Monday, January 8, 2007

Chronicle of Higher Ed reports new Scholarly Ranking Service

The Chronicle of Higher Education reports in its Jan. 12 issue about a new service purporting to rank scholarly productivity in graduate programs. Here's the Chronicle:


The Faculty Scholarly Productivity Index, partly financed by the State University of New York at Stony Brook and produced by Academic Analytics, a for-profit company, rates faculty members' scholarly output at nearly 7,300 doctoral programs around the country. It examines the number of book and journal articles published by each program's faculty, as well as journal citations, awards, honors, and grants received. The company has given The Chronicle exclusive access to some of its data, including rankings of the top 10 programs in 104 disciplines.

The most recent index, based on data from 2005, contains plenty of surprises. Some relatively unknown programs rank higher than Ivy League and other institutions with sterling reputations. Take English. The index ranks the University of Georgia at No. 2, while Columbia, Cornell, Duke, Harvard, and Yale Universities, and the Universities of Pennsylvania and of Virginia don't even crack the top 10.


The data on History departments is here. The top ten, in order, are: Princeton, Johns Hopkins, Harvard, Univ. of Maryland College Park, Yale; tied at sixth: NYU & Loyola Univ. Chicago; Ohio State, Rice, Northwestern. (Law schools are not ranked in this index.)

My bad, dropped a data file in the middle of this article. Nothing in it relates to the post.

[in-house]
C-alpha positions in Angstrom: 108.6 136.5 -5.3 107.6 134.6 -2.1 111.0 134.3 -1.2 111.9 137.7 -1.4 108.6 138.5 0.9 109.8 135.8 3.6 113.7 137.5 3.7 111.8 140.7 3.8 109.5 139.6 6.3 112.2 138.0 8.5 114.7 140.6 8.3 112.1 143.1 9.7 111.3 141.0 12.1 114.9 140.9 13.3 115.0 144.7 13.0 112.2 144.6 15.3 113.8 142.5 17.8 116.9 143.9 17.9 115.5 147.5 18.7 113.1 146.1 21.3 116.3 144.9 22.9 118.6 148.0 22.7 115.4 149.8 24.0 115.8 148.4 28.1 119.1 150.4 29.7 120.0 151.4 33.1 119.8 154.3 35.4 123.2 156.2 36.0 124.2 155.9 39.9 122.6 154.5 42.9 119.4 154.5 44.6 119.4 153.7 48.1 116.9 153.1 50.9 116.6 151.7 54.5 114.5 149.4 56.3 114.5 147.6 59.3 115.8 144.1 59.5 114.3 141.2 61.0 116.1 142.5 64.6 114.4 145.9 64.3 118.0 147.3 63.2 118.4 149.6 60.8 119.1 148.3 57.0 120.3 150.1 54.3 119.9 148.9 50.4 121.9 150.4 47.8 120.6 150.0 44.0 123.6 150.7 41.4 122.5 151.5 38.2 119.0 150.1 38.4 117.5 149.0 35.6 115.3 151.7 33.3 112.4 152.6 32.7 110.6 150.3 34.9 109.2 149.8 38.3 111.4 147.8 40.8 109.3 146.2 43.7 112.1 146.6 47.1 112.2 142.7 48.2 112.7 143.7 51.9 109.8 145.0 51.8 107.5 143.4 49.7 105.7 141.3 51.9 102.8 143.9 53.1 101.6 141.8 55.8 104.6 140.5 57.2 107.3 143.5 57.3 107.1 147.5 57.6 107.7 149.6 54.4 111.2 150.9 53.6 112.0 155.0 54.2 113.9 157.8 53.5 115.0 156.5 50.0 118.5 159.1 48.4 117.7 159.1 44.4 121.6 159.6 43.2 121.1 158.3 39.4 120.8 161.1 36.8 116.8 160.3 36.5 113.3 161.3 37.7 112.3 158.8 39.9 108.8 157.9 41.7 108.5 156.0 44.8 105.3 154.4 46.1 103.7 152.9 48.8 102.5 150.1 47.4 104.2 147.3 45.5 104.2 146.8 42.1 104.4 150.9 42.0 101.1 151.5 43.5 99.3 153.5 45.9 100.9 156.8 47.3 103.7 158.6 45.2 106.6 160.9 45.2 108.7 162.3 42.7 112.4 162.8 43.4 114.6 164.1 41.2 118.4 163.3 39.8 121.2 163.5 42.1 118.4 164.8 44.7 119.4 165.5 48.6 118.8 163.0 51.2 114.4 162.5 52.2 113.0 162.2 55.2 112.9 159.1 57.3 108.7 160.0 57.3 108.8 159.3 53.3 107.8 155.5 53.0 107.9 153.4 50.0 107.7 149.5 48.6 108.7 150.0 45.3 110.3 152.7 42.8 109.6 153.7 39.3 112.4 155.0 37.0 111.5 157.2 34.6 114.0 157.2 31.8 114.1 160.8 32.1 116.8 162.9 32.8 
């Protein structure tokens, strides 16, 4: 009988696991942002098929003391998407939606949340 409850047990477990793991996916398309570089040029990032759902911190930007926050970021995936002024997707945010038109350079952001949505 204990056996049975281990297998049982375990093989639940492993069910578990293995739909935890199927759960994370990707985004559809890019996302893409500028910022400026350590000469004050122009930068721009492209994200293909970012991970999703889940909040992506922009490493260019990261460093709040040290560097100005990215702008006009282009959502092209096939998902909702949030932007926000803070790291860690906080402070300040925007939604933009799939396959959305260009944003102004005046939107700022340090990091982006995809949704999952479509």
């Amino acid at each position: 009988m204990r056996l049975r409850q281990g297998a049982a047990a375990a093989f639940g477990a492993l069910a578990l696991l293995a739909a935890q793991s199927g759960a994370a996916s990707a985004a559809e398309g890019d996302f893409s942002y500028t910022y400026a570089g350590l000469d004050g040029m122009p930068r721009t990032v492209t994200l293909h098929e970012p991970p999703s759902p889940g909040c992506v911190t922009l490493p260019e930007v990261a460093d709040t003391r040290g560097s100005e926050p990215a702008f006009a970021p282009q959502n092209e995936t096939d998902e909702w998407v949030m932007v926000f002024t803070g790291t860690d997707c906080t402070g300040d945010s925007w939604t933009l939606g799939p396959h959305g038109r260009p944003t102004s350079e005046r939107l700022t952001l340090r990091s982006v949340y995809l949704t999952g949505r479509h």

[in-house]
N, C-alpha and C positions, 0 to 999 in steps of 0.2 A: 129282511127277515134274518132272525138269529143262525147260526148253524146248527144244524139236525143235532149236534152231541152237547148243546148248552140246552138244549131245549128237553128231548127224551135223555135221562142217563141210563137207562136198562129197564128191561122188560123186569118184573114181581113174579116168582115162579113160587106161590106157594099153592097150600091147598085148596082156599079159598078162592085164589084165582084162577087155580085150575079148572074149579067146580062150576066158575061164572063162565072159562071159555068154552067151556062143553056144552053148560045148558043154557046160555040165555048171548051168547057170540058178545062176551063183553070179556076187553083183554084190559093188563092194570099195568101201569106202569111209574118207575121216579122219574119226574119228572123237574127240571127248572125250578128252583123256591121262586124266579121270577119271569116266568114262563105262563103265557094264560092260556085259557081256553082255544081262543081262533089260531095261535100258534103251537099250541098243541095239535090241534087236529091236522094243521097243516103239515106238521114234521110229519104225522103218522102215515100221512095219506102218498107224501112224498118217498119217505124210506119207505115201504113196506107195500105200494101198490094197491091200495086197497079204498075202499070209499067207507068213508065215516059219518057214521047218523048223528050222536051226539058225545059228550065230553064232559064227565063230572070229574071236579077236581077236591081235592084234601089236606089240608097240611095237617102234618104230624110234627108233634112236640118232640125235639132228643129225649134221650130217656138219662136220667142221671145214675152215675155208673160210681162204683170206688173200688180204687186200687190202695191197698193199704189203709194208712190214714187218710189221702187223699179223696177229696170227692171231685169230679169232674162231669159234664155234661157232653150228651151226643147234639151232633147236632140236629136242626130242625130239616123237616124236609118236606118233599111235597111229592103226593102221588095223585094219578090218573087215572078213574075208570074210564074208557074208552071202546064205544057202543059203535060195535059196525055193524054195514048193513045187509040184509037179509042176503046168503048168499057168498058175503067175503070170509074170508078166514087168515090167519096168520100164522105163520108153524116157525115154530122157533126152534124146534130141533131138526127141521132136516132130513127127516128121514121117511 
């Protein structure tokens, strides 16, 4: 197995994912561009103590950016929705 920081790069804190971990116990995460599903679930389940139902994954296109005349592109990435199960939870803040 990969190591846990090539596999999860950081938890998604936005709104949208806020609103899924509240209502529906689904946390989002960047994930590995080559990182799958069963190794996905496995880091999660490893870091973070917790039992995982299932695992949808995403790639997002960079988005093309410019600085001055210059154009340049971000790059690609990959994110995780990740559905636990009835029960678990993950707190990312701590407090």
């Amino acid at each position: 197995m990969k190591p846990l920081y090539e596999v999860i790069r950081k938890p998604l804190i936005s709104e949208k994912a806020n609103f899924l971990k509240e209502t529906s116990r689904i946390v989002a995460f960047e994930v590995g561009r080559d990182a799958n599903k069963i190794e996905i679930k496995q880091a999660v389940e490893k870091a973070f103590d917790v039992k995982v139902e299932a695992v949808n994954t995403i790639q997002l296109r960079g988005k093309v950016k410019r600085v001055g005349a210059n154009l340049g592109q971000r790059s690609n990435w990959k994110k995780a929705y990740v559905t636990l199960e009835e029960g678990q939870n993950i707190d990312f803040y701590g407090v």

The statistics for all programs seem low, in terms of percentage of faculty with book and articles published. This is because only recent data was used: books from 2001-05, and articles from 2003-05. Some grants were counted from 2003-05, some awards were counted from 2001-06, but Nobel Prizes were counted within 50 years.

The service is lauded by those who created and subscribe to it, but it is not just the unexpected rankings that suggest that caution is in order. The varying date ranges for different productivity measures strike me as problematic. Why not pick one date range -- say five years -- and stick with it across categories? That would make it easier to track all the data, to measure results across time, and to see whether particular events have an impact. In fields in which research can take years, and the review process in peer-reviewed journals is lengthy, it is not necessarily a sign of lack of productivity to have few articles within a short time period, since articles might be clumped in a time period the survey misses. Also, the very low citation numbers across the board seem to suggest that for History, the wrong data was collected. For most historians, books are their principal publications, rather than articles. But the Index does not count citations to books in journals, only citations to articles.

When reading these rankings, I would proceed with caution.

1 comment:

  1. The rankings seem very odd to me and based on questionable numbers. For instance, the economics ranking uses books published even though books play almost no role in communicating economics research. Books are for the most part limited to textbooks and some public policy dissemination. Also, counting books favors older faculties.

    This is particularly odd since ranking in economics is relatively easy since there a relative consensus on journal prestige and people generally publish in the most prestigious journal they can get into.

    See for instance http://www.uoguelph.ca/~tstengos/eearank93.pdf

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